Oesophageal Cancer Treatment by Stage

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After a person is diagnosed with oesophageal cancer, doctors will try to determine its stage. The cancer stage describes the severity of cancer and the appropriate treatment.

Determining the Stage

The most common way to stage oesophageal cancer is tumour, node, and metastasis (TNM) staging. Tumour (T) describes the area of cancer; Node (N) describes whether the cancer has spread to the nearby lymph nodes; and Metastasis (M) describes whether the cancer has spread to distant lymph nodes and other body parts like the lungs or liver.

Available Treatment Options

Treatment of oesophageal cancer depends on the cancer type, where the cancer has spread, and the patient’s existing health conditions. Treatment may include:

  • Surgery Oesophagectomy refers to a surgery to remove some or most parts of the oesophagus. Stage 1 cancer is usually treated with endoscopic treatment or surgery alone.
  • Chemotherapy – This uses anti-cancer drugs to kill cancer cells. Usually, you do not need chemotherapy for stage 1 oesophageal cancer. You may receive this treatment before surgery if you have stage 2 or 3 cancer.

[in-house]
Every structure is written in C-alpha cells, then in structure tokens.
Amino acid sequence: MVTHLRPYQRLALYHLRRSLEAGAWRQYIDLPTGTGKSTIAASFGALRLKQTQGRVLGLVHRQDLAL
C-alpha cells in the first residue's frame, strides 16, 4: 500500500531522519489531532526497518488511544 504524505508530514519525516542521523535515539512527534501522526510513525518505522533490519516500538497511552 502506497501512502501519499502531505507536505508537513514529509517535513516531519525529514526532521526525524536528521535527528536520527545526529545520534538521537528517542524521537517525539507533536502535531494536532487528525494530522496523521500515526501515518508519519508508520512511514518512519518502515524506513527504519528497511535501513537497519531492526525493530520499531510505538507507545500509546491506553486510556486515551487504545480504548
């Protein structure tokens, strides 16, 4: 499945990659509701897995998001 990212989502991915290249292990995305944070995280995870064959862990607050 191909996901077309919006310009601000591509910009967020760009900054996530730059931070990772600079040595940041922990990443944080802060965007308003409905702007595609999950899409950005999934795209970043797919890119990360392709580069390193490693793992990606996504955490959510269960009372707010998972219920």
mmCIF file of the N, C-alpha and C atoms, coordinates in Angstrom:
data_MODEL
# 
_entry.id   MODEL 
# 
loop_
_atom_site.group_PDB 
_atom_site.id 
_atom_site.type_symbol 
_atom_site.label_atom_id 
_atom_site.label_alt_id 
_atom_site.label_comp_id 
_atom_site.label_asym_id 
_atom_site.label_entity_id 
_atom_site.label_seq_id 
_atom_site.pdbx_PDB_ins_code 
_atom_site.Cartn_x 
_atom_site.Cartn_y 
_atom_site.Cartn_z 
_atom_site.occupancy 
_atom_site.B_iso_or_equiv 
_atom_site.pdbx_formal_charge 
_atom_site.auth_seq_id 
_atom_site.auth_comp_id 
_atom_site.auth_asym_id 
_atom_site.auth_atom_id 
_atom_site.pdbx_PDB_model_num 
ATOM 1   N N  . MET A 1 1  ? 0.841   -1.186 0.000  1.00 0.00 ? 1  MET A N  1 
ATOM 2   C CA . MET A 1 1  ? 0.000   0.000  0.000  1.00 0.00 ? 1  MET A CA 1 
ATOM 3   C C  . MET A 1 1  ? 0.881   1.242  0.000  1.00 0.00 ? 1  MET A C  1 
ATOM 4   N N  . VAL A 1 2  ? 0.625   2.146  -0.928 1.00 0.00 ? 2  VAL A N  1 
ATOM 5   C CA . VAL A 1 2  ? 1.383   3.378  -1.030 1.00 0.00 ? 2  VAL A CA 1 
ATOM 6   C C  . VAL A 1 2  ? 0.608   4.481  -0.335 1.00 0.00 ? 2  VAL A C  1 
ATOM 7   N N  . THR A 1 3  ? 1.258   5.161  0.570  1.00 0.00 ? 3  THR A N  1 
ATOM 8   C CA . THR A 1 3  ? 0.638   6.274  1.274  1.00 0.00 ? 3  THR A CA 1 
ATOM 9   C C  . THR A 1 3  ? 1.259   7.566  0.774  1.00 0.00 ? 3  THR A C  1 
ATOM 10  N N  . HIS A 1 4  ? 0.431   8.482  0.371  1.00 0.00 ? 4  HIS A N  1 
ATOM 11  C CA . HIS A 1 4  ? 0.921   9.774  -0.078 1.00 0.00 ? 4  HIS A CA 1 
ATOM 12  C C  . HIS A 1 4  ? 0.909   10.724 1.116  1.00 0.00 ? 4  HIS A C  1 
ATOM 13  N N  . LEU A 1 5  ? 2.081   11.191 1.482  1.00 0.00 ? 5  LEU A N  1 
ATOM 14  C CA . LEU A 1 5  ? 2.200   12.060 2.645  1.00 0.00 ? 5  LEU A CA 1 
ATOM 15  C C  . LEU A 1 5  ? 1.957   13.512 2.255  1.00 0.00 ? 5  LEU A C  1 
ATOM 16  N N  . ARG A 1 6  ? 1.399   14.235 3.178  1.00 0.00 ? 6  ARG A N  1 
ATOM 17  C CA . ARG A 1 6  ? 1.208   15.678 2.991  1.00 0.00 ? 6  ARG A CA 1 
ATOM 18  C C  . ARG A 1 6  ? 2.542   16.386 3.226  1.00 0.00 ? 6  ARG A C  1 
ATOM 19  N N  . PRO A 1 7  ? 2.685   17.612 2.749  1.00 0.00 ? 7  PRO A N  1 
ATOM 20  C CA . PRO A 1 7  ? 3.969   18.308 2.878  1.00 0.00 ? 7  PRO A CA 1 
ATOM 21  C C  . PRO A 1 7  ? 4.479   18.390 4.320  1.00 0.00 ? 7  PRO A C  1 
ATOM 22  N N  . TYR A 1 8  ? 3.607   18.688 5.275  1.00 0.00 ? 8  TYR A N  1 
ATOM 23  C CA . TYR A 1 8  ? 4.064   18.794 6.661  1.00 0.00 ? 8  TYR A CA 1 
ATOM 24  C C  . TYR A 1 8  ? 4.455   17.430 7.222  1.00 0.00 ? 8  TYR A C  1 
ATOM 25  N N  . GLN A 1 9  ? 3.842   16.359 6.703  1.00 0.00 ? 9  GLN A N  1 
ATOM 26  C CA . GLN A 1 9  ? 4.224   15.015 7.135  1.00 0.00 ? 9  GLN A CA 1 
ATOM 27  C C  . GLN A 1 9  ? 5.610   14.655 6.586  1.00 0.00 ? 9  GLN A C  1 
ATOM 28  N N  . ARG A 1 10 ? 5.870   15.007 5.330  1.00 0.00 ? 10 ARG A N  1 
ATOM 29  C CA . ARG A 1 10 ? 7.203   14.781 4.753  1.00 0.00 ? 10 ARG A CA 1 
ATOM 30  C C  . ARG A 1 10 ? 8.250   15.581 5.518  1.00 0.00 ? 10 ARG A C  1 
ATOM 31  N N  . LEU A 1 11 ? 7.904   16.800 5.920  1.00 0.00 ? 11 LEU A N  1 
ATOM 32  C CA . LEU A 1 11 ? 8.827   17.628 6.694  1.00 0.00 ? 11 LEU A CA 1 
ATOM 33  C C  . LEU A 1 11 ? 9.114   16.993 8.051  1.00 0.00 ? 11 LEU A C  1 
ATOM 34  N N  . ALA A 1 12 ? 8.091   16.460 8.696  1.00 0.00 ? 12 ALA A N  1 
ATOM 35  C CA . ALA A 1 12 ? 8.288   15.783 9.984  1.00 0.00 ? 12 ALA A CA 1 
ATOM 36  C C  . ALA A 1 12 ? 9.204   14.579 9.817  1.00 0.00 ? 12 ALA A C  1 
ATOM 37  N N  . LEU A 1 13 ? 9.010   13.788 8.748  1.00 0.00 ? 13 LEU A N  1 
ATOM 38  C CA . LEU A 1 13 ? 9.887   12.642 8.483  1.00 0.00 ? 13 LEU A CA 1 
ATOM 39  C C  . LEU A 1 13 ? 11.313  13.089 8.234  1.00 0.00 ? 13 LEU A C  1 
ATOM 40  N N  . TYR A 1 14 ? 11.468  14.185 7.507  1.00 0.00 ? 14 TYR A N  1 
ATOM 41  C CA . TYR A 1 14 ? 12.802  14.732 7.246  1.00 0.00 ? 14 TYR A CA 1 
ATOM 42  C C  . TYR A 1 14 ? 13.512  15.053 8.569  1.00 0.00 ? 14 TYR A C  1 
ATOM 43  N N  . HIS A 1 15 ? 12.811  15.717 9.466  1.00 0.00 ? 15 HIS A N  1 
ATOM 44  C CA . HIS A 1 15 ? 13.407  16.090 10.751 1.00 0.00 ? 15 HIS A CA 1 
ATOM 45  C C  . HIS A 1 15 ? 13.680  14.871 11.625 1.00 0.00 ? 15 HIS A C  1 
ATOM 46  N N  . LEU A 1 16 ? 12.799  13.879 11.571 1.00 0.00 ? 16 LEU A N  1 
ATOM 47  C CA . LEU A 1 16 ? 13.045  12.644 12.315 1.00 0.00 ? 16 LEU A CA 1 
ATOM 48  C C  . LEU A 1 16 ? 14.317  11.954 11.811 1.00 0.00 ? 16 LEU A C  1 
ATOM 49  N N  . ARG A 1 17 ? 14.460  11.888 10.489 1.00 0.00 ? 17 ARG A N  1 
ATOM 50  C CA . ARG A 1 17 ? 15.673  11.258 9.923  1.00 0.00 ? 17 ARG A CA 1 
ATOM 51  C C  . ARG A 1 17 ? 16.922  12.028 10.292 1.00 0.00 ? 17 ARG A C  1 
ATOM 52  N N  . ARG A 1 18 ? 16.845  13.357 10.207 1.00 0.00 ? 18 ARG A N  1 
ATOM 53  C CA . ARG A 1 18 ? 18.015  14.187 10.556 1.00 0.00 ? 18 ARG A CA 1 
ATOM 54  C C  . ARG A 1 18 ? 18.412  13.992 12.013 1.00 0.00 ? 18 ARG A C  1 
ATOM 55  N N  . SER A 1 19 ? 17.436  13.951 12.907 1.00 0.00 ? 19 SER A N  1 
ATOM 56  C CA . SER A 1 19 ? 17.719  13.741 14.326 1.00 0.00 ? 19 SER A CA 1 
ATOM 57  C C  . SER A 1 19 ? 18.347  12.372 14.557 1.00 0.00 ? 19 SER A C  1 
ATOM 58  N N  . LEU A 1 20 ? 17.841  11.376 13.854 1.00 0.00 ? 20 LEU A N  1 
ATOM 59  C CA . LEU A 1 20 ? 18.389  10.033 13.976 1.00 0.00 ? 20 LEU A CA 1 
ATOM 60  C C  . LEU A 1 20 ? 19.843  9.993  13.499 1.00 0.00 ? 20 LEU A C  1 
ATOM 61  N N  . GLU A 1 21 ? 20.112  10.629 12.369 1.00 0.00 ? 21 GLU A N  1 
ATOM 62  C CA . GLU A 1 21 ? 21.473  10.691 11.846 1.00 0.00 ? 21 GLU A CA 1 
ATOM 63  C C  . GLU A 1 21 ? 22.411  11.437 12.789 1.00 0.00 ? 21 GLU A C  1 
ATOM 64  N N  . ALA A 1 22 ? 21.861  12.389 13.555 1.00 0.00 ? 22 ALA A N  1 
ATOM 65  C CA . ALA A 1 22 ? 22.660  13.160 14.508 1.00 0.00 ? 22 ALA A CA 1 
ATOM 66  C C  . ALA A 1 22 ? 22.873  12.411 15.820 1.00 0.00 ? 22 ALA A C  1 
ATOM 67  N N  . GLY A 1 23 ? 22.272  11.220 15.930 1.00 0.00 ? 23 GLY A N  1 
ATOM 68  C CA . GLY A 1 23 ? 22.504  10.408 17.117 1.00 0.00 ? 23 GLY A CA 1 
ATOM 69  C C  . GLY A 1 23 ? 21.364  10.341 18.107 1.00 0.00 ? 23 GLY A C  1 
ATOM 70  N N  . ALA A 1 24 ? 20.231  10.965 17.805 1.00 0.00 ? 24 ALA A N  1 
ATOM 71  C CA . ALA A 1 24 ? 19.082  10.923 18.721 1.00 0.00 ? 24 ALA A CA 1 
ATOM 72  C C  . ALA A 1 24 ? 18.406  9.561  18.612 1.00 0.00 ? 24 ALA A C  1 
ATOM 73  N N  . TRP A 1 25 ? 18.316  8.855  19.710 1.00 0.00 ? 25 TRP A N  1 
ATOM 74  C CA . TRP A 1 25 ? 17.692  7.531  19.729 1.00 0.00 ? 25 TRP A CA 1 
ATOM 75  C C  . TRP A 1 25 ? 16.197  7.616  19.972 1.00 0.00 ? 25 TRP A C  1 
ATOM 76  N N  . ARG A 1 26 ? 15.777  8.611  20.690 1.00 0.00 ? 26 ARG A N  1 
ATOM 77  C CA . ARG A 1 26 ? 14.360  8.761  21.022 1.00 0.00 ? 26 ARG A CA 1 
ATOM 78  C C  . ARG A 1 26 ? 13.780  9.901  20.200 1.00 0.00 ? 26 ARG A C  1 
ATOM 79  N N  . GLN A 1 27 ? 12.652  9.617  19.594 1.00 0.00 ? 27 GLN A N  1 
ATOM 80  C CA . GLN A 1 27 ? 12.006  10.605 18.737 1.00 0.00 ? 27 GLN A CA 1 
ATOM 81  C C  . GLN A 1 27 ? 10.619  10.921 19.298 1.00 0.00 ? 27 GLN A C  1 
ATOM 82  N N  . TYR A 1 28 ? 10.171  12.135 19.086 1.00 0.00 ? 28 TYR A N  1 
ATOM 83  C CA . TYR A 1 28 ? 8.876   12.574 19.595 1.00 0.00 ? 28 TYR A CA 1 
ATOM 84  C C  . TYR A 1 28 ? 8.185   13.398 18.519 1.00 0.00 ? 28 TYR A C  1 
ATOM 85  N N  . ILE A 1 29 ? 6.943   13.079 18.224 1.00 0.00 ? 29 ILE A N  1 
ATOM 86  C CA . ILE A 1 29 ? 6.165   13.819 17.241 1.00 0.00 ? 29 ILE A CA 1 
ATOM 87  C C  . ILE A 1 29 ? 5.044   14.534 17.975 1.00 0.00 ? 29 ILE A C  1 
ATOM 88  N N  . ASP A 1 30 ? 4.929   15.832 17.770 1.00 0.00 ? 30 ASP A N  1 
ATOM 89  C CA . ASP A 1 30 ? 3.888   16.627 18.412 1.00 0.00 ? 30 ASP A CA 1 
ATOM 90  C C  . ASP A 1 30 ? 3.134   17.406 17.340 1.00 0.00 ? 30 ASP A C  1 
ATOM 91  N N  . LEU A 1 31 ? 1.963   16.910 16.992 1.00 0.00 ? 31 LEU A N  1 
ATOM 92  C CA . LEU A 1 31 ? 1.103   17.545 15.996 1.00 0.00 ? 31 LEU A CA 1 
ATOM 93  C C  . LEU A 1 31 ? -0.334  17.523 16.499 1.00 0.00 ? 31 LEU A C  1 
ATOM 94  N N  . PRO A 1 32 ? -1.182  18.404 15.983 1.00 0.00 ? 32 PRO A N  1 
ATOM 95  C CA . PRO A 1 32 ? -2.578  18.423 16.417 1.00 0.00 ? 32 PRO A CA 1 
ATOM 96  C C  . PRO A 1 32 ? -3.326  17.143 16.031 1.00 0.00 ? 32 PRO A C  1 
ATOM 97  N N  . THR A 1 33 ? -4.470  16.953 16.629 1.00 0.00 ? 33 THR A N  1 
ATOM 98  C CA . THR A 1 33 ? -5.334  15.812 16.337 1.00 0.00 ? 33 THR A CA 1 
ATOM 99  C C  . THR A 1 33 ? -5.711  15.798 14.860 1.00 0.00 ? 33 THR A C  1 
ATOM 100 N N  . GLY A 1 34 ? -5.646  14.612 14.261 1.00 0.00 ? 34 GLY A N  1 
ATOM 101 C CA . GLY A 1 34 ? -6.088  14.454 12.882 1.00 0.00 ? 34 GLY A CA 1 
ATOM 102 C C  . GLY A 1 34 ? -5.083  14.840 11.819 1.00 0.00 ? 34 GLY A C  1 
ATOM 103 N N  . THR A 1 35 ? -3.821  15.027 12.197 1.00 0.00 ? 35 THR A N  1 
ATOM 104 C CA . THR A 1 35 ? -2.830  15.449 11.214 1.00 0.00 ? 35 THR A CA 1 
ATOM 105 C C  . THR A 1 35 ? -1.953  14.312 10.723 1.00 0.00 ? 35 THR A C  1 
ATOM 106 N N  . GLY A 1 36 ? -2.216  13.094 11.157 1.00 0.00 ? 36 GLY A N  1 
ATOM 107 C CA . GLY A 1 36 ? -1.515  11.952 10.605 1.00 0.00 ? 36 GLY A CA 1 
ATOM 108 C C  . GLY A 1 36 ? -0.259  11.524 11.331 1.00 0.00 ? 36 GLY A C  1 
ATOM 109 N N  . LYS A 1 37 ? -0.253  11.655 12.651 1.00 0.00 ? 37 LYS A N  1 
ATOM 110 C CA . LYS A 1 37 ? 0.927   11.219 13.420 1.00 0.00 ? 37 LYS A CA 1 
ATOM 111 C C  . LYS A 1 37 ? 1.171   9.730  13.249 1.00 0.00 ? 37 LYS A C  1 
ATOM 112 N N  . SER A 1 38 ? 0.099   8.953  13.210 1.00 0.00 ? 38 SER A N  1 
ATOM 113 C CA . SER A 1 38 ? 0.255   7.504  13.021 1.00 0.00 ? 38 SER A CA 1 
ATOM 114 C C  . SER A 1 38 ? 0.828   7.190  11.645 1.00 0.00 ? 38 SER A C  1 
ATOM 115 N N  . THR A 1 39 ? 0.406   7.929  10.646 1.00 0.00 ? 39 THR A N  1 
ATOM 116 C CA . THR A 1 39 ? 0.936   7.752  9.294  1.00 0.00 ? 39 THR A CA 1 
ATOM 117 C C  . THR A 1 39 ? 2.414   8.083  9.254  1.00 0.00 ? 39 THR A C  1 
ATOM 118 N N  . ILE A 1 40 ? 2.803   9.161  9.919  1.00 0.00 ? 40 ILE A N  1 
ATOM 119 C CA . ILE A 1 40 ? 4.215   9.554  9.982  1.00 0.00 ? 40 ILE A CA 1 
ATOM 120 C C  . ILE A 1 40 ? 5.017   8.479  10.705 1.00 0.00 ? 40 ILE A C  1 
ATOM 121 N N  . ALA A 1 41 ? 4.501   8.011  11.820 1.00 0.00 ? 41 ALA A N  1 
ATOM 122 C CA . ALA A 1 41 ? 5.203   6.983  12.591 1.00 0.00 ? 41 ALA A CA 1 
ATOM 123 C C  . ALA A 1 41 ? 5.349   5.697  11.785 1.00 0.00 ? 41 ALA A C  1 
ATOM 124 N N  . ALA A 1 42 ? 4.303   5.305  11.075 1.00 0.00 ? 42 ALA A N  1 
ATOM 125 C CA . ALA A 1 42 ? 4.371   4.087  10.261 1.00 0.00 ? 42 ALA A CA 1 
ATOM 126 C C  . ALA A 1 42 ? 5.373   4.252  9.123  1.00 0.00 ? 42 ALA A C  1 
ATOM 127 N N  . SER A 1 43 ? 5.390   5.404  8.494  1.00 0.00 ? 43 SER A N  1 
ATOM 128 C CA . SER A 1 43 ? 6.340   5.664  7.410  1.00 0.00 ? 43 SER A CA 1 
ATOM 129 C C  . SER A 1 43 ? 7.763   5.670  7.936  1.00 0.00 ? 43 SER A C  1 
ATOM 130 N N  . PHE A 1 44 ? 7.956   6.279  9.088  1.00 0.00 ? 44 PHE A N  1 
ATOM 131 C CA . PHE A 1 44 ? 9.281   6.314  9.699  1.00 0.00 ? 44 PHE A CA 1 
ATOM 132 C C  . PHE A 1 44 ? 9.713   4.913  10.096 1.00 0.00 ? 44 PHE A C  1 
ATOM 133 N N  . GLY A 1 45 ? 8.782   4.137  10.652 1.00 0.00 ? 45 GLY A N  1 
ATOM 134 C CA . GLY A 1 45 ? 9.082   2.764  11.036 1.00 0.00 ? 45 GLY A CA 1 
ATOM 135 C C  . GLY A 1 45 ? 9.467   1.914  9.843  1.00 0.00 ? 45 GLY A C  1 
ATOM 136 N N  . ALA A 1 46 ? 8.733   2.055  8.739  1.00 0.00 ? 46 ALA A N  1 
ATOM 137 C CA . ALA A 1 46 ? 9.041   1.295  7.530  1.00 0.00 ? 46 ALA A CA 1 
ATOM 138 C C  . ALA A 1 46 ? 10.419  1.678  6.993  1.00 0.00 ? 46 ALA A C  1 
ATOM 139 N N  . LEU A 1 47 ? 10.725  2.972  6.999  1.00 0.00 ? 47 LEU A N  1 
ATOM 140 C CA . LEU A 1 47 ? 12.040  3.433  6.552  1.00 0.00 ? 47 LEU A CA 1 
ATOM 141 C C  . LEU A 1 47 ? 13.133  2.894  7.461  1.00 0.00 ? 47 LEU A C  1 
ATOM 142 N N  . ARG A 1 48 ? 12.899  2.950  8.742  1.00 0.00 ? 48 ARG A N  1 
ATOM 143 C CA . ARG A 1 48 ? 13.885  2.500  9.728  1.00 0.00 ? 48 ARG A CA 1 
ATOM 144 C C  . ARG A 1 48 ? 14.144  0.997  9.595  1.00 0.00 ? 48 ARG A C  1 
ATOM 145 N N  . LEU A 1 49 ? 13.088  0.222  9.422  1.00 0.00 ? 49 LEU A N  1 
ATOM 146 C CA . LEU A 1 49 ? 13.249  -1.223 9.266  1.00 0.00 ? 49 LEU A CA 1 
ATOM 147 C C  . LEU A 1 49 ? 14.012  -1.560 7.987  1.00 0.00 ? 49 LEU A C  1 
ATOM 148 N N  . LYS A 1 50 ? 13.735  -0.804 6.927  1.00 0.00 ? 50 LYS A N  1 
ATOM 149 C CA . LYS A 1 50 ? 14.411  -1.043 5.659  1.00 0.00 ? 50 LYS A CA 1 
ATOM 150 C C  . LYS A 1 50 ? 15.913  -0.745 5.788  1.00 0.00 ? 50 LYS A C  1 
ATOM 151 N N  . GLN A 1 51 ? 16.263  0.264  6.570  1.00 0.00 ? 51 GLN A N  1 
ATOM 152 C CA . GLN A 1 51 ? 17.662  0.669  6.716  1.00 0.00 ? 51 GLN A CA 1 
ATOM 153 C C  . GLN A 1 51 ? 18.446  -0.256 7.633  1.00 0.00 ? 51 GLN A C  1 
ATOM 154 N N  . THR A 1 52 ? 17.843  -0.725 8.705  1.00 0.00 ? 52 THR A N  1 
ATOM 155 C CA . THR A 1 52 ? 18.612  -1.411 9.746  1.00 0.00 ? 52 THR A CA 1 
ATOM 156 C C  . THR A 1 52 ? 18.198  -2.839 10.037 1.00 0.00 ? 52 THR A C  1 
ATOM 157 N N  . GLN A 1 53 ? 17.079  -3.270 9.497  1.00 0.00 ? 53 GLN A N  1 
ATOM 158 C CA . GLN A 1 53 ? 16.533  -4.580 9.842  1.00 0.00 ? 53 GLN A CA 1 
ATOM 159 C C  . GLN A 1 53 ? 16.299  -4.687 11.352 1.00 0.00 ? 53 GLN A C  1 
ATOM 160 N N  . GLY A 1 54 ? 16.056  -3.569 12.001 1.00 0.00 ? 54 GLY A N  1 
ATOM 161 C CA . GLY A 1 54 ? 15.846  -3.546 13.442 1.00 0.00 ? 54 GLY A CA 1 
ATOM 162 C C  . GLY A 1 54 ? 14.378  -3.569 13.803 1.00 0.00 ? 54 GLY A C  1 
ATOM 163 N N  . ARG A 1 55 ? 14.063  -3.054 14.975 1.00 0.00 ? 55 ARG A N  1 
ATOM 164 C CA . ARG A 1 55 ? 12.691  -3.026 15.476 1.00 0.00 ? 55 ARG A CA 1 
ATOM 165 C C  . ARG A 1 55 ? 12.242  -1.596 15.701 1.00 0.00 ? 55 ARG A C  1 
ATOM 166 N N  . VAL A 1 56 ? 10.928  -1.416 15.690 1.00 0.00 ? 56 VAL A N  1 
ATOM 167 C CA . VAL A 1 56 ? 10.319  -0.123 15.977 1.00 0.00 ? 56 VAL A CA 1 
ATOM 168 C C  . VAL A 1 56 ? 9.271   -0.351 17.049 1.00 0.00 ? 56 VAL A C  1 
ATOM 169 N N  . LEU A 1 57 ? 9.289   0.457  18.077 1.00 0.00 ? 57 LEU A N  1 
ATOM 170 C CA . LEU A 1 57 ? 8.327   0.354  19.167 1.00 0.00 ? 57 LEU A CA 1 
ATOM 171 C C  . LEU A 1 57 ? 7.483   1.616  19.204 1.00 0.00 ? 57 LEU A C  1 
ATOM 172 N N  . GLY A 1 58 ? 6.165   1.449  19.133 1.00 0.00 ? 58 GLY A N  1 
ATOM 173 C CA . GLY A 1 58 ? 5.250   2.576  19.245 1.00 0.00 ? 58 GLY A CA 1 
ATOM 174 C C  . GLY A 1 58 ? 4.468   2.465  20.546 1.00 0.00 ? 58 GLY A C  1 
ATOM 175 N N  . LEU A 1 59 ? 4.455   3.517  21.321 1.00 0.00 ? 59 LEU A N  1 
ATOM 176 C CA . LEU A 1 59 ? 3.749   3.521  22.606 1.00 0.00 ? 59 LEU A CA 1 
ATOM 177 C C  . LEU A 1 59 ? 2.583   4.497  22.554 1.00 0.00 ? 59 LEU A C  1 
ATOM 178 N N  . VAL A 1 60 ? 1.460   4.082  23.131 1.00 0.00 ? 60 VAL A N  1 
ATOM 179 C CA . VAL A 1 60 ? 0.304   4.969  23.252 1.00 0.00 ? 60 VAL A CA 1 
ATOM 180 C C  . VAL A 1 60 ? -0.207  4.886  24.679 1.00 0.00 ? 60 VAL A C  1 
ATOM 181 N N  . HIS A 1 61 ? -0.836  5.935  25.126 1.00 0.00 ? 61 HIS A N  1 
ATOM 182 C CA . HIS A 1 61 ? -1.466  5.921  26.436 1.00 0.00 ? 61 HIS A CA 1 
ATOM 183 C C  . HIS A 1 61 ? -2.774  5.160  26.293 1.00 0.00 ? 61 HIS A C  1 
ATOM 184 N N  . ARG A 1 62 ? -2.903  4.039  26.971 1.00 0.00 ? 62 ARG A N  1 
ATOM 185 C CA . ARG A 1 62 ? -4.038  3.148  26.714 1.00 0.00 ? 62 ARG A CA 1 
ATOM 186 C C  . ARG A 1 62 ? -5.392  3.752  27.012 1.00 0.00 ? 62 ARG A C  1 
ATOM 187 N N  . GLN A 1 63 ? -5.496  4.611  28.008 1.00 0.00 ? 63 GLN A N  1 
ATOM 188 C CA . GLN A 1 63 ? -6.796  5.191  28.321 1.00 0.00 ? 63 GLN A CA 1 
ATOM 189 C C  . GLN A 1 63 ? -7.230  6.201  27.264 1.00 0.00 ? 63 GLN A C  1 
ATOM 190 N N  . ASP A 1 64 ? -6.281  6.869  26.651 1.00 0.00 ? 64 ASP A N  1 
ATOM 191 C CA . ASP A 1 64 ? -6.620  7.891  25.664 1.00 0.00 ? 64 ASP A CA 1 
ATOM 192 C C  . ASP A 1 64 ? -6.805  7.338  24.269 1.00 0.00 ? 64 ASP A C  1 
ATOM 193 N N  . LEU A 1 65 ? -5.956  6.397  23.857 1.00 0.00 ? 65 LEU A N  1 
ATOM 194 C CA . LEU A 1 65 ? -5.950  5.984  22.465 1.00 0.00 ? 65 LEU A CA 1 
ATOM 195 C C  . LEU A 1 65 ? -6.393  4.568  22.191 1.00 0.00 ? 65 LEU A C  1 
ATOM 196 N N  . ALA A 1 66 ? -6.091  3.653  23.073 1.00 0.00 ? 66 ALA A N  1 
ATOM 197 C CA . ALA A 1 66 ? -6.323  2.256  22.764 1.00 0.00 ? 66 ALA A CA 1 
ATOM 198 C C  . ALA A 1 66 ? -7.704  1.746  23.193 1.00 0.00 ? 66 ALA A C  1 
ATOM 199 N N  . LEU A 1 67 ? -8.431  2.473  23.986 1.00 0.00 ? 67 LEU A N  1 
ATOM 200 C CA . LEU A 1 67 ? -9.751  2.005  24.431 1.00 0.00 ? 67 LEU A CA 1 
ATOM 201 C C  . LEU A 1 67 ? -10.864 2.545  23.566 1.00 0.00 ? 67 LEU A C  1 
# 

• Radiotherapy – Radiotherapy or radiation therapy aims to shrink cancerous tumours and destroy cancer cells through high-energy radiation beams. It can be done before or after surgery or together with chemotherapy.
  • Targeted drug therapy – Newer drugs have been developed to target the changes in cells that cause cancer. These drugs sometimes work when standard chemotherapy drugs do not. This therapy can also be used as a treatment in combination with chemotherapy.
  • Symptom Control (Supportive) therapy -This is a treatment to prevent and relieve the symptoms of oesophageal cancer. Its primary purpose is to improve the quality of life of a cancer patient regardless of stage.

Cancer Stage and Treatment

The patient’s overall health and cancer stage will determine the type of treatment(s).